More of an observation, or series of rhetorical questions.
But is there any worse task than cleaning gutters? I used to think so, but
after doing it for the first time I'm wondering. Standing on a ladder with
a high-pressure hose in your hand, manually removing compacted Douglas-fir
needles with your sopping wet-gloved hand. Just waiting to jam your fingers
in that one spot where the wasps decided to over-winter. I was lucky enough
to not strike wasp when pulling that muck out of there, but when I swung
around the front of the house to clean them I was swarmed by wasps and
wisely decided to come back another day. Maybe after the first hard frost.
I finally discovered why my drain system wasn't working, and also discovered
why that big tall strong Douglas in my backyard isn't such a wonderful thing
afterall. Those things shed needles like MAD.
Uggghhh, maintaining the gutters before the Seattle rains come is probably
the only important thing I need to do this year.
They make an attachment for the shop vac. That way you can stand on
the ground (away from the wasp) and either vacuum or bow the needles
out. It works best if they are dry and you don't let them get to bad...
but it would keep you a good distance from them..
Damnit, I didn't even think of using my Shop-vac. It sure beats getting all
the pine needles soaking wet trying to pressure wash them out.
Well I still have to do the front gutters, so maybe I'll go for it.
Honestly I was strongly considering replacing the gutters. I still have
those old 1960's rain gutters that aren't nearly large enough to catch the
runoff from the roof and the downspout it all of 2 inches in diameter. Man
when you live in Seattle you need SERIOUS rain gutters.
I still have mine to do. They will, as usual be near full with
dirt/leaves. I use a putty knife and flip them over the side, no
sopping wet mess to deal with that way (other than what is already
there). Of course it does require moving the ladder several times per
2" diameter downspouts are fine, especially in Seattle. While the
Pacific NW is known for rain, it is long-duration, low-intensity rain.
The intensity is the least of any other place in the U.S. No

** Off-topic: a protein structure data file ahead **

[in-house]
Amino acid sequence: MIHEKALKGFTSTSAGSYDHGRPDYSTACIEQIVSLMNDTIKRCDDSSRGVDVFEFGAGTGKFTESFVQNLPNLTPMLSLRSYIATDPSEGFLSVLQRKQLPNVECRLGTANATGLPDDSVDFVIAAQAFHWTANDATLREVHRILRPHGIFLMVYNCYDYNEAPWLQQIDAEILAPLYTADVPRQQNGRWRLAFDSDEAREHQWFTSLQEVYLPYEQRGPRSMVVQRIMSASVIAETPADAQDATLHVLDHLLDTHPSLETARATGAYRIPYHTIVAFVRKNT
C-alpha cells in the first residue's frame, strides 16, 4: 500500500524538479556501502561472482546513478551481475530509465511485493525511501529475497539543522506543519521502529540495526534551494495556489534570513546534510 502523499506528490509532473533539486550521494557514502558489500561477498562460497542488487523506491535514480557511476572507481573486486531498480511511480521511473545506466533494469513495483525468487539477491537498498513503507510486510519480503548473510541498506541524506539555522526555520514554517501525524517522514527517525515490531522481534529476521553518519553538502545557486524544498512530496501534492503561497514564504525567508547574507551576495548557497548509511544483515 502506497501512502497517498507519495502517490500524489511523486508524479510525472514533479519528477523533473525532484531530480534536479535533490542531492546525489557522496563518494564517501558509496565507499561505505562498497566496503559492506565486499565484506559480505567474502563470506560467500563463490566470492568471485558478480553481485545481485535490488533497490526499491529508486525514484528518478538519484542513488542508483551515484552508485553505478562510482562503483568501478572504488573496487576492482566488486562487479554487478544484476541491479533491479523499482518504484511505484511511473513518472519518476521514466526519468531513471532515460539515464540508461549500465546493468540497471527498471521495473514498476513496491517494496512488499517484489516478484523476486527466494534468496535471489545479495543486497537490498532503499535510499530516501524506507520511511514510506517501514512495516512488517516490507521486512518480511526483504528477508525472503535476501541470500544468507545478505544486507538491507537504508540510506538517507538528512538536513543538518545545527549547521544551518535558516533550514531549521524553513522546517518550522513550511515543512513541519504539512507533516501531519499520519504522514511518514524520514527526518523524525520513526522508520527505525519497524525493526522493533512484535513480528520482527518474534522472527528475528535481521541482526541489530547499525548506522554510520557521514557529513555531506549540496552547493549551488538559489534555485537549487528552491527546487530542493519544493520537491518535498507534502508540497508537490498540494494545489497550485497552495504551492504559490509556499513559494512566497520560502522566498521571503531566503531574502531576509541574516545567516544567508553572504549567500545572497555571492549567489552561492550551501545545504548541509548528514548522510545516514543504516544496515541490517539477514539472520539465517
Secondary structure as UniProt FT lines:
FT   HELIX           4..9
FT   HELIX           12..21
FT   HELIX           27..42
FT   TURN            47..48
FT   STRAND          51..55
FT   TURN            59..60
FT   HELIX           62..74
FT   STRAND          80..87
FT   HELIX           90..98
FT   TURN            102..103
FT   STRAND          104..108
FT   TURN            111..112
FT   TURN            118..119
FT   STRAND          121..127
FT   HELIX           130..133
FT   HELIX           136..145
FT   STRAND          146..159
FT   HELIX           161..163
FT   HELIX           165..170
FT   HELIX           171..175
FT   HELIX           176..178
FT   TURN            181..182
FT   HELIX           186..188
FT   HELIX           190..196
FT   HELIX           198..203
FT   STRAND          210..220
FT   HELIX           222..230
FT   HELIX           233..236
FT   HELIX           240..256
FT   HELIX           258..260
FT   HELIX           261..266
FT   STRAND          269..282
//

hurricanes. :) I think round downspouts look nicer and make it easy to
bridge compound angles with one run.
That said, it wouldn't hurt to put those bulbous wire strainers at the
tops of your downspouts. I like to walk around my roof a few days
after every heavy rain spell, and about once a month during the wet
season, and clean out my gutters. It's pretty easy. Then again, my
roof isn't super steep.
Eh, the top part was dry, the lower levels were decomposing - so damp maybe?
I'll try the shopvac trick. The person who put the new roof on has it
hanging half-way over the actual gutters, so there isn't much space to fit
anything in - although a shop vack angle attachment would get in there.
BTW: It rained last night and what do you know - actual water flowed down
my gutter drains? Whoever said that Seattle only has gentle rains needs to
live here in November, December, January, February, ......
Yeah I probably shouldn't argue, I've always felt Seattle's reputation for
rain is largely undeserved, but when the winds come in November it sure
feels like a monsoon. Heck, today my area started out with a drizzle, then
turned to rain, then to snow, then sleet, the clear skies.
No Gutter Helmet ends easy cleaning of your gutters forever! In my
experience, all of the little things, maple seeds, pine needles, and
eventually leaf pieces get under there and make a mess. And now you
can't just easily scoop them out. Plus the larger pieces build up on
top when wet and wick the heavy water flow up and over the gutters onto
the ground. But at least they charge a lot of money for the privilege.
That's strictly my opinion.
I can think of one... ever clean a septic tank?
No, I haven't either -- but every time I watch (and smell) one being pumped,
I'm glad that I'm the guy with the pen and checkbook, not the guy with the
truck and hose.
Doug Miller (alphageek at milmac dot com)
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